Lower Court: Govt finalises disciplinary rules for judges
The law ministry has finalised the disciplinary rules for lower court judges in line with article 116 of the constitution, which allows the president to control their postings, promotions and leaves in consultation with the Supreme Court.
Article 116, in its current form, says, “The control (including the power of posting, promotion and grant of leave) and discipline of persons employed in the judicial service and magistrates exercising judicial functions shall vest in the President and shall be exercised by him in consultation with the Supreme Court.”
The rules would be sent to the president today through the prime minister for approval, a law ministry high official requesting anonymity told The Daily Star yesterday.
If President Abdul Hamid approves the rules, the law ministry would issue a gazette notification to this effect, he said, adding that the disciplinary rules were prepared with SC and the government's consensus.
The Supreme Court recently went through the draft and sent it back to the ministry with its opinions.
The official refused to disclose further details on the rules.
On November 16, Law Minister Anisul Huq met five judges of the Appellate Division of the SC and discussed the rules and then told The Daily Star that the problem regarding issuance of a gazette notification determining the discipline of lower court judges had been solved.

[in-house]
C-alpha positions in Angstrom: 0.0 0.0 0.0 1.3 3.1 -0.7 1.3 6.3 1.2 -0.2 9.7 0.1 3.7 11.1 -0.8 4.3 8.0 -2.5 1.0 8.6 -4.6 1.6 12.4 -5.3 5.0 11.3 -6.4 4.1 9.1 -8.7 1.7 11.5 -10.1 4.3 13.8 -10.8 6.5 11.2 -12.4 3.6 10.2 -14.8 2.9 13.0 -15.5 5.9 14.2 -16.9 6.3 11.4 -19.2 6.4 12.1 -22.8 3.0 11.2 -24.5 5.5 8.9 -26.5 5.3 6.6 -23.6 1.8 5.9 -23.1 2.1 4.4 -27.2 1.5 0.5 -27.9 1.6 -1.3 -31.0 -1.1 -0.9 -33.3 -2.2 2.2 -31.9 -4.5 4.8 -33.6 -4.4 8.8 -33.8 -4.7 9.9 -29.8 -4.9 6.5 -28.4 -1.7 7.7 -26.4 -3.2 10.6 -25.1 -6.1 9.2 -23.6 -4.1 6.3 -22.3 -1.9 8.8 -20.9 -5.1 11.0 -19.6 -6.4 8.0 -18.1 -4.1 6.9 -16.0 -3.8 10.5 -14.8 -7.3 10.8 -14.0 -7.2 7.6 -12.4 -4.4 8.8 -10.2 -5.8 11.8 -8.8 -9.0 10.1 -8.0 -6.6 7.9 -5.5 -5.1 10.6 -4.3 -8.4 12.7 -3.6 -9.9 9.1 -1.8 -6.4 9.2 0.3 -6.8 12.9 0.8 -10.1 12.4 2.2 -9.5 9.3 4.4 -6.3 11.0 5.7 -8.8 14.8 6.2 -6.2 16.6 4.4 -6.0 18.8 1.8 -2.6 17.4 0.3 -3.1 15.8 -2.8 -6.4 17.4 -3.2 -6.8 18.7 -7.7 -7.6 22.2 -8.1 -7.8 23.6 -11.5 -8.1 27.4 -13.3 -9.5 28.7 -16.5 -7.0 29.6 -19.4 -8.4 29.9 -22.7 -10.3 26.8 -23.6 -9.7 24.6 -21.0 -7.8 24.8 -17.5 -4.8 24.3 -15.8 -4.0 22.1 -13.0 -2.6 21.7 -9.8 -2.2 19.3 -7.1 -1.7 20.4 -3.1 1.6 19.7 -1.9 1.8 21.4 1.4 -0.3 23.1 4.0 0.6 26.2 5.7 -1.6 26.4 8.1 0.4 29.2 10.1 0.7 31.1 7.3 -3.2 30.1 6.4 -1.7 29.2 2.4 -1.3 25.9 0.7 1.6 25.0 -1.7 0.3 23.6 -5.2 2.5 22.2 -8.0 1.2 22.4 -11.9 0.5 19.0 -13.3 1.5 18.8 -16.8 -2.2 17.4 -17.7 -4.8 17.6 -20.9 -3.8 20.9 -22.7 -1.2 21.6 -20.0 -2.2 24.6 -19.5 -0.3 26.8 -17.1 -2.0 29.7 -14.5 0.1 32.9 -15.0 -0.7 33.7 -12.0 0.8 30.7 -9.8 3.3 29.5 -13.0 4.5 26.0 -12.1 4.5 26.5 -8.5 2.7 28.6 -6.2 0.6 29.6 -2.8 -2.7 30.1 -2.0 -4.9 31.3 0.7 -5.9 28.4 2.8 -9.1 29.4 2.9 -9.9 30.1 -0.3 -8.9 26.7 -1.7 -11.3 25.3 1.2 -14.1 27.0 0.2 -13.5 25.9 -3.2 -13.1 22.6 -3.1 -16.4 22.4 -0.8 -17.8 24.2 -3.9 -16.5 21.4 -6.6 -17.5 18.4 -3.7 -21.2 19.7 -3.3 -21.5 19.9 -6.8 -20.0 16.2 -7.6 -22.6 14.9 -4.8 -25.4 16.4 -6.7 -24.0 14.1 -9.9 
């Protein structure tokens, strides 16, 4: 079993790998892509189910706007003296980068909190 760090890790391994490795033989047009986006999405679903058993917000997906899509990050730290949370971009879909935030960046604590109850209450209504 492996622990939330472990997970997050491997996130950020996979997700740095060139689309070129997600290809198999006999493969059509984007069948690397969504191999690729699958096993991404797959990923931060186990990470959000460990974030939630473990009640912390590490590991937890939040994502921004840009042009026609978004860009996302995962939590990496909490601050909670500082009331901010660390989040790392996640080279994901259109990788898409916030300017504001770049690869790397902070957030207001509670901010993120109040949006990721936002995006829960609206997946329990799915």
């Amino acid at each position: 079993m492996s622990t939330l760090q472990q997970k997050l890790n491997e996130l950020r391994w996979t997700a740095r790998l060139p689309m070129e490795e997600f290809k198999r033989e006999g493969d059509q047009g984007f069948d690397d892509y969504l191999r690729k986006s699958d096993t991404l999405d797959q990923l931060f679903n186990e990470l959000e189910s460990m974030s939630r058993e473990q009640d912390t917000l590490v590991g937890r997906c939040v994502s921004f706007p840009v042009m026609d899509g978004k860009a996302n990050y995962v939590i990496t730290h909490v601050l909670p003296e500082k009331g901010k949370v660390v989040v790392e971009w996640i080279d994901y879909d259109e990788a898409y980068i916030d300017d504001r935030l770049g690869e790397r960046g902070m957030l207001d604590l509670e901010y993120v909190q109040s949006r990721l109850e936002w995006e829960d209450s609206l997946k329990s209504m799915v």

The gazette notification might be issued by December 3, the date scheduled for the next hearing of the Masdar Hossain case, known as the judiciary separation case, at the Supreme Court, he said.
On November 5, Attorney General Mahbubey Alam told reporters that [the then] chief Justice Surendra Kumar Sinha wanted to see that the rules curb the power of the president. The government, therefore, was trying to resolve the issue through discussions with the SC and the law ministry, he added.
While presiding over the Appellate Division bench, Justice Sinha had expressed annoyance and dissatisfaction several times at the government's failure to issue a gazette notification on the rules.
Article 116 of the original charter of 1972 had empowered the SC to decide on the posting, promotion and leave of lower court judges. The top court had also control over the magistrates' exercise of judicial powers and could discipline the judicial service staffers when necessary.
Over the years, this article has been amended several times, curtailing the apex court's powers.
Currently, the powers to control and discipline subordinate courts are vested in the president, who exercises these powers in consultation with the SC.
However, according to article 48 (3) of the constitution, the president acts on the advice of the prime minister. This gives the government ample scope to exercise power over the judiciary.
In a message on October 31 last year, Justice Sinha had said such a "dual rule" was hampering the judicial work and was also increasing justice-seekers' sufferings.
"The Supreme Court alone cannot take steps regarding lower court judges' promotion and transfer or any disciplinary actions against them due to the [present] article 116. Judges cannot be appointed to fill many vacant posts at district courts on time due to the dual rule," he said in the message issued on the occasion of the ninth anniversary of the separation of the judiciary from the executive.
The lower judiciary was separated from the executive branch on November 1, 2007, following the Supreme Court directives in the Masdar Hossain case.